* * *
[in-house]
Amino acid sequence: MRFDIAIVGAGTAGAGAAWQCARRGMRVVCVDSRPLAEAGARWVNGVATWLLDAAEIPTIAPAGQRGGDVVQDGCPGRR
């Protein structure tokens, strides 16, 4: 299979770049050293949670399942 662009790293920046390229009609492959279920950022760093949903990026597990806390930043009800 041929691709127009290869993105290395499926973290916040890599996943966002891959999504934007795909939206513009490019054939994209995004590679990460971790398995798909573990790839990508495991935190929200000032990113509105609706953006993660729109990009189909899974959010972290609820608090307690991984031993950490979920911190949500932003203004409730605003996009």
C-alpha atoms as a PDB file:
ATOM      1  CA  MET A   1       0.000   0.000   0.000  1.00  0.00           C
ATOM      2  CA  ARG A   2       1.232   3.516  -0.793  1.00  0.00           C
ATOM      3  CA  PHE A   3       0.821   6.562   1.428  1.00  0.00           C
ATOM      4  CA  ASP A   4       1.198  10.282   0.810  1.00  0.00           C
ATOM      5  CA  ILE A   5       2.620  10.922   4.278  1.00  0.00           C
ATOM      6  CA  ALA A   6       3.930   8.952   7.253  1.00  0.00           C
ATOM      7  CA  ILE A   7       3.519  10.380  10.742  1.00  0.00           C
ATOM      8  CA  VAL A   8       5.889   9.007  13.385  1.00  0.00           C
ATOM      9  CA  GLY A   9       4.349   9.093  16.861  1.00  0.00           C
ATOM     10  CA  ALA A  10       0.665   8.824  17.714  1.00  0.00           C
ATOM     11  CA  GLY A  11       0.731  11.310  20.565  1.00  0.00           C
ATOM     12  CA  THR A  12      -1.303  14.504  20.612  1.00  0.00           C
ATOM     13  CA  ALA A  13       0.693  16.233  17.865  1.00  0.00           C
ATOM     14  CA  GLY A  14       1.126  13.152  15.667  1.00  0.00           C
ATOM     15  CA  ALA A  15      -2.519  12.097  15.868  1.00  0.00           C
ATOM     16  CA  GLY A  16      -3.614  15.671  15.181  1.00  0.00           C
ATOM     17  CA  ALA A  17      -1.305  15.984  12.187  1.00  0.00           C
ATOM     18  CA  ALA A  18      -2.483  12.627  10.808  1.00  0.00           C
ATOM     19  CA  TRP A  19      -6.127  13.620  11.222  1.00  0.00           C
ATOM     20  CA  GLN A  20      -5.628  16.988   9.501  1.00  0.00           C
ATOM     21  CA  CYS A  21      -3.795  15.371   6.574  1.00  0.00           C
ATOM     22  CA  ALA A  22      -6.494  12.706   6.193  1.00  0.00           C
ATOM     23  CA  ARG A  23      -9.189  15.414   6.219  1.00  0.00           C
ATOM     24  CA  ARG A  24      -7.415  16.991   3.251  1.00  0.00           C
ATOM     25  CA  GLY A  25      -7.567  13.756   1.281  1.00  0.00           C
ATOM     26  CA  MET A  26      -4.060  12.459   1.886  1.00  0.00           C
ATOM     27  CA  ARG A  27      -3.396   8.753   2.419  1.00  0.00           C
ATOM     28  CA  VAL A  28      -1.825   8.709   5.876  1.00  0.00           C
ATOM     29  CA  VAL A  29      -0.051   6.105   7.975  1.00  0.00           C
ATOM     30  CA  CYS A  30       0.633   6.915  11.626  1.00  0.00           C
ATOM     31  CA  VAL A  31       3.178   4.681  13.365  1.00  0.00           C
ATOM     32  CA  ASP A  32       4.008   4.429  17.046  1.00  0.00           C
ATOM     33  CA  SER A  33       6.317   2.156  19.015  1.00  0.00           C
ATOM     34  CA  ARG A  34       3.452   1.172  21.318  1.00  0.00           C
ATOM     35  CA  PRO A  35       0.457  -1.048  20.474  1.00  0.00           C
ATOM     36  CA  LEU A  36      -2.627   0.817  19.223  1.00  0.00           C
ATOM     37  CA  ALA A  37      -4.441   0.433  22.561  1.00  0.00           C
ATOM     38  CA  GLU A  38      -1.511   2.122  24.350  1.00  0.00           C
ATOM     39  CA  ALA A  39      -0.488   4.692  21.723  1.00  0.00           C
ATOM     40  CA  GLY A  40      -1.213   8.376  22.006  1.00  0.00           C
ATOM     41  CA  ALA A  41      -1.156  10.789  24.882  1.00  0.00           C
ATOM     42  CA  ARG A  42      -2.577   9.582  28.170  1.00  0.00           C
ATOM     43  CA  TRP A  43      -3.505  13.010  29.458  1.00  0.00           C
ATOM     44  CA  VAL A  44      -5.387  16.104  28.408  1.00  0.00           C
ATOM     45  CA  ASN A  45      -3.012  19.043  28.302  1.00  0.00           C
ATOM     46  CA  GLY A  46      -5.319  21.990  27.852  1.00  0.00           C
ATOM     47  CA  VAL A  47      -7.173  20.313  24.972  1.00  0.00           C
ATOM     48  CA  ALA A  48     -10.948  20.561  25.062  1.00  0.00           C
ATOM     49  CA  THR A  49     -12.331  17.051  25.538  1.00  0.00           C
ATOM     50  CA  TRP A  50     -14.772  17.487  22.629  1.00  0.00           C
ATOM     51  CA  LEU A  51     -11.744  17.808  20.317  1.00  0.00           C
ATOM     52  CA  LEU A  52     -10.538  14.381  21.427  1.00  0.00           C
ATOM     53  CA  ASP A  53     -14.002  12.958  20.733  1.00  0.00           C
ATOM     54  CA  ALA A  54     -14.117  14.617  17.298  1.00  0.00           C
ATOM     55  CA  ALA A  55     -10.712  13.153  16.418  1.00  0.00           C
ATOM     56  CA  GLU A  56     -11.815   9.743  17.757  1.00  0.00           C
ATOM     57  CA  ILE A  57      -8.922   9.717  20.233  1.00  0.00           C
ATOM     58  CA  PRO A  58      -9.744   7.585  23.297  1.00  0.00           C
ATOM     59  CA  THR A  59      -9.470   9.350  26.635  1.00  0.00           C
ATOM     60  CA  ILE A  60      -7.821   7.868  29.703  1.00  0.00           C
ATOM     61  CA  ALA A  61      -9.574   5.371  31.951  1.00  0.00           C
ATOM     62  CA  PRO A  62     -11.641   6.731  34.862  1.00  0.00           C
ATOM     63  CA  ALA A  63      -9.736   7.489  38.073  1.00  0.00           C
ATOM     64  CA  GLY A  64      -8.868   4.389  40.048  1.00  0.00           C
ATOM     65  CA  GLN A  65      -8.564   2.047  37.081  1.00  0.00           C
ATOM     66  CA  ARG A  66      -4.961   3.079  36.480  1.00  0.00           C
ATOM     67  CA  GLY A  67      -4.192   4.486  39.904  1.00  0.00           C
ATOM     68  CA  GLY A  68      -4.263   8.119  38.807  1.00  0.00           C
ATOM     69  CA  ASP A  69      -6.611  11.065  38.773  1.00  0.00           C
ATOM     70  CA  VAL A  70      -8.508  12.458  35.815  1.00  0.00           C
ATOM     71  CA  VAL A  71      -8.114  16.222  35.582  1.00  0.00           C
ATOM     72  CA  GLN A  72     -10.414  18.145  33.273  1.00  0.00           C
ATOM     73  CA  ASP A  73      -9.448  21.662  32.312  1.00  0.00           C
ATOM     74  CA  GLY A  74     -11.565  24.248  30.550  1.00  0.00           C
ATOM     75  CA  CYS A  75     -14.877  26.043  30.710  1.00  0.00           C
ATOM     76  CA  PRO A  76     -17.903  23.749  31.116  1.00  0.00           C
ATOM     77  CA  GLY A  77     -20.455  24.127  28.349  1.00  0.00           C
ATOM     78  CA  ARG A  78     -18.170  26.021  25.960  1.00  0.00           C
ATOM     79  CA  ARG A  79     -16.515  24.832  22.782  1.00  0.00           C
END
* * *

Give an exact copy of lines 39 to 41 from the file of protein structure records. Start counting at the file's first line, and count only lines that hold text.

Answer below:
ATOM     35  CA  PRO A  35       0.457  -1.048  20.474  1.00  0.00           C
ATOM     36  CA  LEU A  36      -2.627   0.817  19.223  1.00  0.00           C
ATOM     37  CA  ALA A  37      -4.441   0.433  22.561  1.00  0.00           C